Ancient Monuments

History on the Ground

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Alrick, settlement and field system 1400m north west of

A Scheduled Monument in Kirriemuir and Dean, Angus

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Latitude: 56.7509 / 56°45'3"N

Longitude: -3.3405 / 3°20'25"W

OS Eastings: 318120

OS Northings: 762946

OS Grid: NO181629

Mapcode National: GBR W2.XR7L

Mapcode Global: WH6NN.NLG0

Entry Name: Alrick, settlement and field system 1400m NW of

Scheduled Date: 2 February 1988

Source: Historic Environment Scotland

Source ID: SM4456

Schedule Class: Cultural

Category: Prehistoric domestic and defensive: field or field system

Location: Glenisla

County: Angus

Electoral Ward: Kirriemuir and Dean

Traditional County: Angus


The monument is a settlement and field system of the later Bronze Age/Iron Age, some 2000 to 3000 years old, situated on an east facing hillslope. It comprises the remains of two circular houses, both double-walled, and therefore of the "Dalrulzion" type. One lies immediately beside a track leading to a disused quarry; it is about 15.5m in diameter.

The second lies on higher ground to the SW and measures 18.3m by 16.3m. Around the houses are the well preserved remains of the field system associated with the settlement, marked by field banks, lynchets and clearance cairns. An area measuring a maximum of 410m NE to SW by 390m transversely is proposed for scheduling, to include the settlement and the whole of the field system, as marked in red on the attached map.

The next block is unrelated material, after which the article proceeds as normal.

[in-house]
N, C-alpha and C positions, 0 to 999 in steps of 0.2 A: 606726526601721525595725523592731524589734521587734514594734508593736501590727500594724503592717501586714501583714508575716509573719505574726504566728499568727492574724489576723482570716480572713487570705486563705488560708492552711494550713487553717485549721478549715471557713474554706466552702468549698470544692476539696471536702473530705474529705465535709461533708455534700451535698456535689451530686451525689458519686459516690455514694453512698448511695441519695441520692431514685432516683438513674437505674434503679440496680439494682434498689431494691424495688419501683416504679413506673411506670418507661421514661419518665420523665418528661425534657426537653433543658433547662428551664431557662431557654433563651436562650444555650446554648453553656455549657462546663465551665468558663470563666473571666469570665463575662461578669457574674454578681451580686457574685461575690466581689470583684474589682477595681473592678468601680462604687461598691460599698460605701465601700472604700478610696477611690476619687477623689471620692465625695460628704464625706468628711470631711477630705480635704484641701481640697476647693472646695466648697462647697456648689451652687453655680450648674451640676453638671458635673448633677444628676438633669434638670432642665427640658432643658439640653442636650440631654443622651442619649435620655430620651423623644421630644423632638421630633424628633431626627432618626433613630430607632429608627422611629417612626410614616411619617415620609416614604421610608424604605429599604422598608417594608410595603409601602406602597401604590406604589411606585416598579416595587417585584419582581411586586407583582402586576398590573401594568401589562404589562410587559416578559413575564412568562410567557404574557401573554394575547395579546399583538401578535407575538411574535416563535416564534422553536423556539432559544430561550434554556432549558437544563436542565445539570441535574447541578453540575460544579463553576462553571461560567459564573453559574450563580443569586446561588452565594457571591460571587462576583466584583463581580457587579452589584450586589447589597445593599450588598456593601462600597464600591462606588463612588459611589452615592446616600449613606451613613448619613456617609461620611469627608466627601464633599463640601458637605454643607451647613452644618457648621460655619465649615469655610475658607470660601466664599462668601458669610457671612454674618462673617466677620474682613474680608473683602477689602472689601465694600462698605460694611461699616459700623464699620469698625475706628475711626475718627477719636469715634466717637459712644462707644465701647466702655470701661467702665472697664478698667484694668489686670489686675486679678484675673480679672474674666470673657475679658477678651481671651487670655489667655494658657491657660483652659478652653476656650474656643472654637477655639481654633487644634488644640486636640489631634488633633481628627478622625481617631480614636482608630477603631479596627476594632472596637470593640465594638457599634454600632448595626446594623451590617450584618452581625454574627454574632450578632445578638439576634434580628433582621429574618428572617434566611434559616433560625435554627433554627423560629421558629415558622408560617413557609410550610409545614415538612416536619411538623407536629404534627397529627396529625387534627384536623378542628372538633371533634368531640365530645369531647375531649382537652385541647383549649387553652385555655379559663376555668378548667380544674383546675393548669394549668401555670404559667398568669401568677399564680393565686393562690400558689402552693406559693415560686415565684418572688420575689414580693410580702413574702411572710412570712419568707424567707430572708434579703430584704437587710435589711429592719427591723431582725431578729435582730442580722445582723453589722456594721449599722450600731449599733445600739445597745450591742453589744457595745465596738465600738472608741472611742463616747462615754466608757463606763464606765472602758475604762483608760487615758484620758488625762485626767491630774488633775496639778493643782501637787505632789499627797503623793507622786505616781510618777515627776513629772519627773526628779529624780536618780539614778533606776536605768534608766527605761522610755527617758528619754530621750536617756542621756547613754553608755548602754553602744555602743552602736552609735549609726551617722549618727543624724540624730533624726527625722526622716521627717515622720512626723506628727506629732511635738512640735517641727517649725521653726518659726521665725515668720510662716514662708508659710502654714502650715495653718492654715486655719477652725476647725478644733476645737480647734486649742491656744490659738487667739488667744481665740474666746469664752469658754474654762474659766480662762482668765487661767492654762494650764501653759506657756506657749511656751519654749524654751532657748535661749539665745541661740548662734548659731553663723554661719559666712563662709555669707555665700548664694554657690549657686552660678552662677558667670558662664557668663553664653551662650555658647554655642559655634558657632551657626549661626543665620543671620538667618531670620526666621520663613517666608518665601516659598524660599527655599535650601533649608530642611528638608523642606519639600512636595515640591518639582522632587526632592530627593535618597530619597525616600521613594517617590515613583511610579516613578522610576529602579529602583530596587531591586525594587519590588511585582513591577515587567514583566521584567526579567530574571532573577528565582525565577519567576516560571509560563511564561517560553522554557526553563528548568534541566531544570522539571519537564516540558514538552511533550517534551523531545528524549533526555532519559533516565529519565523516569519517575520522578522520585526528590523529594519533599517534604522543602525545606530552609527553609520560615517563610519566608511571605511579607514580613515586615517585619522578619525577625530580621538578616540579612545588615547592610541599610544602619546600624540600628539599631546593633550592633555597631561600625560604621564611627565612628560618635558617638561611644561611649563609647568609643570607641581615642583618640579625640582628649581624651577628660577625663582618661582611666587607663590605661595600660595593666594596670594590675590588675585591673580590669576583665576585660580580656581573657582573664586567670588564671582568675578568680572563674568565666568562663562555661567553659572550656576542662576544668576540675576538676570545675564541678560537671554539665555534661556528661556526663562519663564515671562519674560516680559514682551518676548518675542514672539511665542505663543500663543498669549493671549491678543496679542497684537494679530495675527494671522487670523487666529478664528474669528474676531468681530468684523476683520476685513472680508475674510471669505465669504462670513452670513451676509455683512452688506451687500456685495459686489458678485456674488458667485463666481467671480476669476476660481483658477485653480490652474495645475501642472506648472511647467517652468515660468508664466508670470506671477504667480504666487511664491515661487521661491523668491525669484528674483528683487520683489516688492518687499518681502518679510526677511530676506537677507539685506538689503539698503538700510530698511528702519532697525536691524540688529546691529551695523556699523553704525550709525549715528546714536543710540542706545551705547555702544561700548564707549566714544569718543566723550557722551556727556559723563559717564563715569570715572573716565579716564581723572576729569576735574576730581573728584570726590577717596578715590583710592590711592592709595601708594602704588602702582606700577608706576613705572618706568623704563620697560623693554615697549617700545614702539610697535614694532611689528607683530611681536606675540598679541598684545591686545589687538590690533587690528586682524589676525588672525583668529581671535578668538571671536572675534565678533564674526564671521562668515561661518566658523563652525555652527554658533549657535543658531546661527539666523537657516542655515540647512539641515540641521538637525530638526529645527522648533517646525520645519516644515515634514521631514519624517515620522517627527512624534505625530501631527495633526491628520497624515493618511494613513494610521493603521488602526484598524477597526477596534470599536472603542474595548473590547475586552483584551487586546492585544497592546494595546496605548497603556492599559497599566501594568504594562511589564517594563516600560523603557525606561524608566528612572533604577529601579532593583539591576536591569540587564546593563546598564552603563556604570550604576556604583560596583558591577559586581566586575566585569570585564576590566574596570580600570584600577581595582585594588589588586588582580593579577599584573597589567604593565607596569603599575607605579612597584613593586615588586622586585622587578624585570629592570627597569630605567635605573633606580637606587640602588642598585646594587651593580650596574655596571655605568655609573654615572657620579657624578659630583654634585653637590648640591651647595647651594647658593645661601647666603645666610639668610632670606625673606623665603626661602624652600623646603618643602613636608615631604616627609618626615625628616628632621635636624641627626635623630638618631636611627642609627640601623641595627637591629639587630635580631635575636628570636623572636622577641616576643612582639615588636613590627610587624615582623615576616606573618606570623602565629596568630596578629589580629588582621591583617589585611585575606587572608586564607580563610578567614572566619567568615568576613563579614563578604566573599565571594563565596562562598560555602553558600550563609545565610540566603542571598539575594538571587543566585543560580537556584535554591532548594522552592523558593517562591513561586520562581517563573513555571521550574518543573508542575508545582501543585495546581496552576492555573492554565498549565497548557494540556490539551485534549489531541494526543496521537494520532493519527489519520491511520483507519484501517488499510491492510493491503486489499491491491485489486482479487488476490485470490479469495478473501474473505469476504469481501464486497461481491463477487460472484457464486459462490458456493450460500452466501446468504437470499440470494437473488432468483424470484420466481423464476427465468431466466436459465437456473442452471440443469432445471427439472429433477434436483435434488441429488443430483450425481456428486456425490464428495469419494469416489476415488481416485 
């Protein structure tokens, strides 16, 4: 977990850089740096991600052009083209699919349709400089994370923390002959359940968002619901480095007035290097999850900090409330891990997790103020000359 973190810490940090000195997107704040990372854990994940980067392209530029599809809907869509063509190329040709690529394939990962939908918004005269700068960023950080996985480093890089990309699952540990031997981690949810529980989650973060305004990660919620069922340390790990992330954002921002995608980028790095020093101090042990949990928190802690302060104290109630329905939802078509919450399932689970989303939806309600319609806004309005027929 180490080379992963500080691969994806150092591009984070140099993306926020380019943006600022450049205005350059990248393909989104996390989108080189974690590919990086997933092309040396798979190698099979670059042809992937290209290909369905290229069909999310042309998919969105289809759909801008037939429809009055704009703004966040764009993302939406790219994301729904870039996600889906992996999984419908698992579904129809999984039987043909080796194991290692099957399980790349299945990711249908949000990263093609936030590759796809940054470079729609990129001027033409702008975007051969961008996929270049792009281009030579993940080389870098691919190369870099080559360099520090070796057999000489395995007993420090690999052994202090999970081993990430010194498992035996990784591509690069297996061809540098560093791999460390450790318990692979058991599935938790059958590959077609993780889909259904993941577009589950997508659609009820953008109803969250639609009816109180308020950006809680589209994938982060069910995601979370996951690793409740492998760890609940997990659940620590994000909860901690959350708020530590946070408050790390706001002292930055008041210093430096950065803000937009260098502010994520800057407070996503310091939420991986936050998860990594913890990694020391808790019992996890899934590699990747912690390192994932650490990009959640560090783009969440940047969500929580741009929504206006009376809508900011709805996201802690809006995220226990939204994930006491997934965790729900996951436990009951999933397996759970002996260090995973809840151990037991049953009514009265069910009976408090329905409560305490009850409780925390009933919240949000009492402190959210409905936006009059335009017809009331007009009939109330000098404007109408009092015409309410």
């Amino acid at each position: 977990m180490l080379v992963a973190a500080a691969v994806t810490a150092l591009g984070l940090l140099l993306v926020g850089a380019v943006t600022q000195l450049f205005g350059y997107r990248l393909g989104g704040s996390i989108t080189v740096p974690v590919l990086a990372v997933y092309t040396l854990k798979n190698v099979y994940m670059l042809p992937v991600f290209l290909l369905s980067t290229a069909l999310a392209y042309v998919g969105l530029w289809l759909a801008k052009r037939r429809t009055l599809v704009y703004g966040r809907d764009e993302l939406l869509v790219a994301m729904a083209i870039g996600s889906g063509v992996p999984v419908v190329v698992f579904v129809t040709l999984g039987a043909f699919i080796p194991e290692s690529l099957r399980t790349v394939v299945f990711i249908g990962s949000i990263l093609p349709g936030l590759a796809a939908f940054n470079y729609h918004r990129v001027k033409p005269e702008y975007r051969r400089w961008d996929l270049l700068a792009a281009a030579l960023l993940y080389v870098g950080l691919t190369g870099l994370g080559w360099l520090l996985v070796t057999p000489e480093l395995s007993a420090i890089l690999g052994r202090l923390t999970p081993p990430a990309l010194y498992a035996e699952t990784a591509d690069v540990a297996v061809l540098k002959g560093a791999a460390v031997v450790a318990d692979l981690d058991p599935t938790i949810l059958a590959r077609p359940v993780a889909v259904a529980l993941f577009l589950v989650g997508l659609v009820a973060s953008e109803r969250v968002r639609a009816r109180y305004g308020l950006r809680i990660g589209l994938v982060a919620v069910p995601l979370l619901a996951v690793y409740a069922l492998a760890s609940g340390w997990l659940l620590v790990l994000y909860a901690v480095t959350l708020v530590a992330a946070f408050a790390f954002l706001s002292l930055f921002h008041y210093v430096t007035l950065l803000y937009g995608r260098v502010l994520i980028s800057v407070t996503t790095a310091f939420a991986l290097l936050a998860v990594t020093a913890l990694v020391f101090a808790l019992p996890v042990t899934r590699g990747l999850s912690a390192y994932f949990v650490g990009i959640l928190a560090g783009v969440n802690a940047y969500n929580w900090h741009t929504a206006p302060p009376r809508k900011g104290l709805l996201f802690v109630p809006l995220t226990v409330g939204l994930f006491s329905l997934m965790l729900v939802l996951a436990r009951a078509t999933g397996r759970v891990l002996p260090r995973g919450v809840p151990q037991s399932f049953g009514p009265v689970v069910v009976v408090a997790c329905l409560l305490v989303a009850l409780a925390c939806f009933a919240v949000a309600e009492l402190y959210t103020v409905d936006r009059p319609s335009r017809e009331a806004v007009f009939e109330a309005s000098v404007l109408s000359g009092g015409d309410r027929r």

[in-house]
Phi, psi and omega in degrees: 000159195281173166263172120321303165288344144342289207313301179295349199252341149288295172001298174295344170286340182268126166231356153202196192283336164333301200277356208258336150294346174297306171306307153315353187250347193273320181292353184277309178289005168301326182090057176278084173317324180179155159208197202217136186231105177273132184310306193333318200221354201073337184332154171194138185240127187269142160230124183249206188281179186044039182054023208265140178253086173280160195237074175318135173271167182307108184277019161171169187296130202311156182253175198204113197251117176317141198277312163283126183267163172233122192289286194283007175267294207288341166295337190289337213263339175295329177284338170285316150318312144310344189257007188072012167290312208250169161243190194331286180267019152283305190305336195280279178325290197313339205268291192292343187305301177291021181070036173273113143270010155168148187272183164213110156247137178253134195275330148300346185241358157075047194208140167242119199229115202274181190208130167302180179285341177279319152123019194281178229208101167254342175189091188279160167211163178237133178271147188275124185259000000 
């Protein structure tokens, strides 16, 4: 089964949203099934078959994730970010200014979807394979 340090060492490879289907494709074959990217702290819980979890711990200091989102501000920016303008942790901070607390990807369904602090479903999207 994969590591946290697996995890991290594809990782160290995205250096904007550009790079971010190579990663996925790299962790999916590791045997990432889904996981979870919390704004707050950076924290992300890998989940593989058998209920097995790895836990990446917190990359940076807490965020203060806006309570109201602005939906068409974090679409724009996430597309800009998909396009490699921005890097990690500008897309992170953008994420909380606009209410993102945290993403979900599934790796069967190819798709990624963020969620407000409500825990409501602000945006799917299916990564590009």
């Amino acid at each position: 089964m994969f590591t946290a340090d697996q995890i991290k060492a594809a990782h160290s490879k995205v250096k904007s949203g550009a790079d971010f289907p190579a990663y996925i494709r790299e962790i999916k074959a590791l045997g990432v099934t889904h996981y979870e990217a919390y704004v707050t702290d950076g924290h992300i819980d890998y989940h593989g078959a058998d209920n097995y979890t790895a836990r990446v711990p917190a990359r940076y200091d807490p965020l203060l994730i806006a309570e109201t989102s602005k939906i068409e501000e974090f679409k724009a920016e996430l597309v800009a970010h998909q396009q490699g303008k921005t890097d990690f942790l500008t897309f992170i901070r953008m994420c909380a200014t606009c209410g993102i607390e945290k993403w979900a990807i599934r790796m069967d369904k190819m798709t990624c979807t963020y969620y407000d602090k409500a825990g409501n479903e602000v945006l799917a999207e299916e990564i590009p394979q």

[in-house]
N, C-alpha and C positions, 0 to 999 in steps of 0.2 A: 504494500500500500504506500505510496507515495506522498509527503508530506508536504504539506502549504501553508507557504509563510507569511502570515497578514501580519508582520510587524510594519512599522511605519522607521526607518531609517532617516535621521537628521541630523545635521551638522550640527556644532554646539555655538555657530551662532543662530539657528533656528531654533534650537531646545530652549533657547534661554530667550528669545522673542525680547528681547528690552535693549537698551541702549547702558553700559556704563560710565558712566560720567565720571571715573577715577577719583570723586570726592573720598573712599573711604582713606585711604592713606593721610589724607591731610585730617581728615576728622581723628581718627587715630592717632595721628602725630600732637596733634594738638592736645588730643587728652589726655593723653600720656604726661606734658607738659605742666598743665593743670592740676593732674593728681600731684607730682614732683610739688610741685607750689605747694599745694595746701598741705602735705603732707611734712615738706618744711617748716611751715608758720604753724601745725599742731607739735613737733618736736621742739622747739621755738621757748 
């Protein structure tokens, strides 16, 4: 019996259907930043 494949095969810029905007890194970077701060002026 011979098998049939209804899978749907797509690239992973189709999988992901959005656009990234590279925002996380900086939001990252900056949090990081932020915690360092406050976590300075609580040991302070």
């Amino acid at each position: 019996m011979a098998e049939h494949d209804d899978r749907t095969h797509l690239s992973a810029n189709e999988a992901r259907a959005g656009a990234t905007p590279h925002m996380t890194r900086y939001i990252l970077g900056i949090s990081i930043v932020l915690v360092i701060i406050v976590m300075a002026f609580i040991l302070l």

Source: Historic Environment Scotland

Statement of Scheduling

The monument is of national importance as a well preserved example of a settlement and field system which has the potential to enhance considerably our understanding of prehistoric settlement, economy and agricultural practices. It is of particular importance because it represents the smaller type of settlement in the area; most have many more houses. This site provides an opportunity to examine the organisation and working of a small farm of the period. Taken with the other prehistoric settlements in the area this monument has the potential to increase our knowledge of the organisation and development of the later Bronze Age/Iron Age landscape.

Source: Historic Environment Scotland



The monument is recorded in the RCAHMS as NO 16 SE 21.

Source: Historic Environment Scotland

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